Let us work over $\mathbb C$. Suppose that $G$ is a semisimple algebraic group and let $H \subset G$ be a maximal torus. Consider a dominant weight $\omega$, then one can associate a unique irreducible $G$-representation $V(\omega)$.

Consider the following example. Let $G=\mathrm{SL}_3(\mathbb C)$ and let $W=\mathbb C^3$ be the standard $G$-representation. We define $$ V=\mathrm{Sym}^2W, $$ it is a $6$-dimensional irreducible representation for $G$. Moreover, we can also see $V$ as the space of symmetric $3 \times 3$ matrices. In particular, it inherits the structure of unital associative algebra using the matrix product. This is an example of Jordan algebra. On the other hand, if we define $$ \tilde V=W \otimes W^\vee, $$ it contains an irreducible $G$-representation that corresponds to the Lie algebra $\mathfrak g$.

In fact, these are all examples of $G$-representations that have also an algebra structure. My question is: given a group $G$ and a dominant weight $\omega$, can we know when $V(\omega)$ has a unital algebra structure?

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    $\begingroup$ Any algebra $V$ can be viewed as a map (the multiplication) $\mu: V \otimes V \to V$. If we don't require associativity OR any relation to $G$, then of course we can define an algebra structure on every irrep $V$ of $G$. Of course you do want some relation to $G$, I expect you want $\mu$ to be a $G$-map? Then the first step is to find out (using Weyl character formula or such) for which $V$ we have that $V$ appears as a summand in the decomposition of $V \otimes V$ into irreps. This is already a restriction. $\endgroup$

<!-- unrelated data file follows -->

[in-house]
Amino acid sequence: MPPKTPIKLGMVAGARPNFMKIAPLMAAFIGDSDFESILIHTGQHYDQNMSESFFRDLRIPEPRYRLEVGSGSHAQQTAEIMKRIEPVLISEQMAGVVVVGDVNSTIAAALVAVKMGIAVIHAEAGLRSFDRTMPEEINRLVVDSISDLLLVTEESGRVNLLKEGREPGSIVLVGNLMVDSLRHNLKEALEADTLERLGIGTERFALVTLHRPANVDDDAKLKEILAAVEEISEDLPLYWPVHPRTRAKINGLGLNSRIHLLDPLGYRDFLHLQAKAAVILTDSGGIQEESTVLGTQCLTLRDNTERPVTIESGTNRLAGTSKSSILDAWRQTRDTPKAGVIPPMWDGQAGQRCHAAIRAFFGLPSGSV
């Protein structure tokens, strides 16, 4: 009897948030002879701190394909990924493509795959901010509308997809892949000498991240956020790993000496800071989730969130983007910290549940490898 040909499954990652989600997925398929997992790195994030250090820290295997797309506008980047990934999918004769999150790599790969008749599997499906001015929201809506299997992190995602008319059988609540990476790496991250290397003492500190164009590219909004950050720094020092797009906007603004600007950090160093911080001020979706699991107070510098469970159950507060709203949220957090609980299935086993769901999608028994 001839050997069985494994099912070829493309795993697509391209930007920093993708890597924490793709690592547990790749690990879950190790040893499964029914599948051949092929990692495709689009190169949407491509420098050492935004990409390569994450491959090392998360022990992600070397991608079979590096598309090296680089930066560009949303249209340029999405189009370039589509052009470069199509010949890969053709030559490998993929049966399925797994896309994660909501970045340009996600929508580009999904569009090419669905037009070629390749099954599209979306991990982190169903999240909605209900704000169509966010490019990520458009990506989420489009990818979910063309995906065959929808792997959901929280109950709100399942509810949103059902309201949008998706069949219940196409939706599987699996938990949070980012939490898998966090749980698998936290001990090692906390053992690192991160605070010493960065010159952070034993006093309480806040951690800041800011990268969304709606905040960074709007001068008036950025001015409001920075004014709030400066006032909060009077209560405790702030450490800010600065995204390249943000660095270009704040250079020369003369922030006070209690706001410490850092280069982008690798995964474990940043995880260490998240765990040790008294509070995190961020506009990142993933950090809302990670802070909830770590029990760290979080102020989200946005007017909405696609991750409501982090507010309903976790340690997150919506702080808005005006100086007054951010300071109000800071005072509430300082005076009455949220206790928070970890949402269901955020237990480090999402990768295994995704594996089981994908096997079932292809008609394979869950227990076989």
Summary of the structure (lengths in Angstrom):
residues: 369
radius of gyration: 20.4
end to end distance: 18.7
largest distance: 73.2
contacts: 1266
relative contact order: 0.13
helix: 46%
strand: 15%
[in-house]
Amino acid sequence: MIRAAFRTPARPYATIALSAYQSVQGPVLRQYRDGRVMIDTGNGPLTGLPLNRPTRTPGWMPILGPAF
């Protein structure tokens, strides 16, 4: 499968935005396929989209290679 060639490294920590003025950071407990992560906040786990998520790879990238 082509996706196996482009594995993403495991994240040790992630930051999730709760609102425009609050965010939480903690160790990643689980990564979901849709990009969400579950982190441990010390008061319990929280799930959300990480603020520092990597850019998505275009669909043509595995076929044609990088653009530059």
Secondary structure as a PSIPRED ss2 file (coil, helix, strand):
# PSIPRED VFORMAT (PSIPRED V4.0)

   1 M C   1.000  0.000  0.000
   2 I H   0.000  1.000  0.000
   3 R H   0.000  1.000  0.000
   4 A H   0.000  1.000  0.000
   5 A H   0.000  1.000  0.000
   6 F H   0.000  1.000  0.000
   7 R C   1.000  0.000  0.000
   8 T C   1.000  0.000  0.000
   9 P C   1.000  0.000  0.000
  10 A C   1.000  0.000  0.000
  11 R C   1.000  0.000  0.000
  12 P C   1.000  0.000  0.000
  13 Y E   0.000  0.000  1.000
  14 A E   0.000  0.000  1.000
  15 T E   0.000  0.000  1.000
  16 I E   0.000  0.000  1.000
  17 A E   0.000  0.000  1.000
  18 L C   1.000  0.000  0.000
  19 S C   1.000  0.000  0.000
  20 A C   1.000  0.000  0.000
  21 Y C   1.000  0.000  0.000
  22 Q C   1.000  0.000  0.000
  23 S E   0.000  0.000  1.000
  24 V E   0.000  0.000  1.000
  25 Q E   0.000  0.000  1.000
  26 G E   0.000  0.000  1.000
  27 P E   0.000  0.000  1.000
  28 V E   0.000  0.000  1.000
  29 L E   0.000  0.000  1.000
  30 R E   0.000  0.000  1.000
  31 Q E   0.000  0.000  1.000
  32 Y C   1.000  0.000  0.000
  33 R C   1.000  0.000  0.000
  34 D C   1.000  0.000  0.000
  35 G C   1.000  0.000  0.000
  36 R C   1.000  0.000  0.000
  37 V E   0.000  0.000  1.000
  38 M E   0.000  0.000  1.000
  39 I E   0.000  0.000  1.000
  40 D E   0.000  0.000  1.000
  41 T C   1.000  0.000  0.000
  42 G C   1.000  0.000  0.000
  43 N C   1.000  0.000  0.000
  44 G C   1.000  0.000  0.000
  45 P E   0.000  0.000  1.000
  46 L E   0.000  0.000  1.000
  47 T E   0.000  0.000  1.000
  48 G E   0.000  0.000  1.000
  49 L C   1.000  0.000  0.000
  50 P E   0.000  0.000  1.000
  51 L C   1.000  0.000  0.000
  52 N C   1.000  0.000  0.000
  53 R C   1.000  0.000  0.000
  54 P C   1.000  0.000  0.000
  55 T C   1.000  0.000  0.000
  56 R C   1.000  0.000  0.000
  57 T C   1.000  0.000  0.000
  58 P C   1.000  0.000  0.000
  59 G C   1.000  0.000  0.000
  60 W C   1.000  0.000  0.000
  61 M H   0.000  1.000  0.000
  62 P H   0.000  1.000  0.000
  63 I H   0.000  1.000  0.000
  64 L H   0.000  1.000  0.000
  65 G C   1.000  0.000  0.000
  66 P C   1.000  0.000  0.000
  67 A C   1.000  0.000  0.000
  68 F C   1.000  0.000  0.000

– Vincent
    Commented Sep 7, 2021 at 9:24
  • $\begingroup$ The second issue of the resulting algebra being unital or not is trickier (that is why my two comments are comments rather than answers) but I am also not sure if we agree on what that word means. I thought it means there must be an element $e \in V$ such that $ex = xe = x$ for all $x \in V$. But this doesn't hold in the case of Lie algebras, which seems to be one of your examples $\endgroup$
    – Vincent
    Commented Sep 7, 2021 at 9:26
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    $\begingroup$ @Vincent: Yes, I want that $\mu$ is $G$-equivariant. I correct the misprint: I want the algebra to be unital in the sense that you wrote $\endgroup$
    – Bobech
    Commented Sep 7, 2021 at 9:35
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    $\begingroup$ For symmetric matrices the product is not an operation (the product of two symmetric matrices is not always symmetric). You need the symmetrized product $AB+BA$, which is not associative (but indeed Jordan). $\endgroup$
    – YCor
    Commented Sep 7, 2021 at 10:34
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    $\begingroup$ Correct, the operation on $Sym^2$ is $A.X = AXA^T$, not $A.X = AXA^{-1}$ like in the case of $W\otimes W^\ast$. The latter does commute with the Jordan algebra structure, the former does not. $\endgroup$ Commented Sep 7, 2021 at 13:26

1 Answer 1


The unit poses a problem here. If you require the multiplication map $\cdot: V\otimes V\to V$ to be $G$-equivariant, then this means $gv\cdot gw = g(v\cdot w)$. Letting $w=1_V$ and using that $g:V\to V$ is surjective, we see that $g(1_V) = 1_V$. In particular: $\mathbb{C} 1_V$ is a subrepresentation of $V$ isomorphic to the trivial representation. If $V$ is irreducible, this forces $V$ itself to be the trivial representation.


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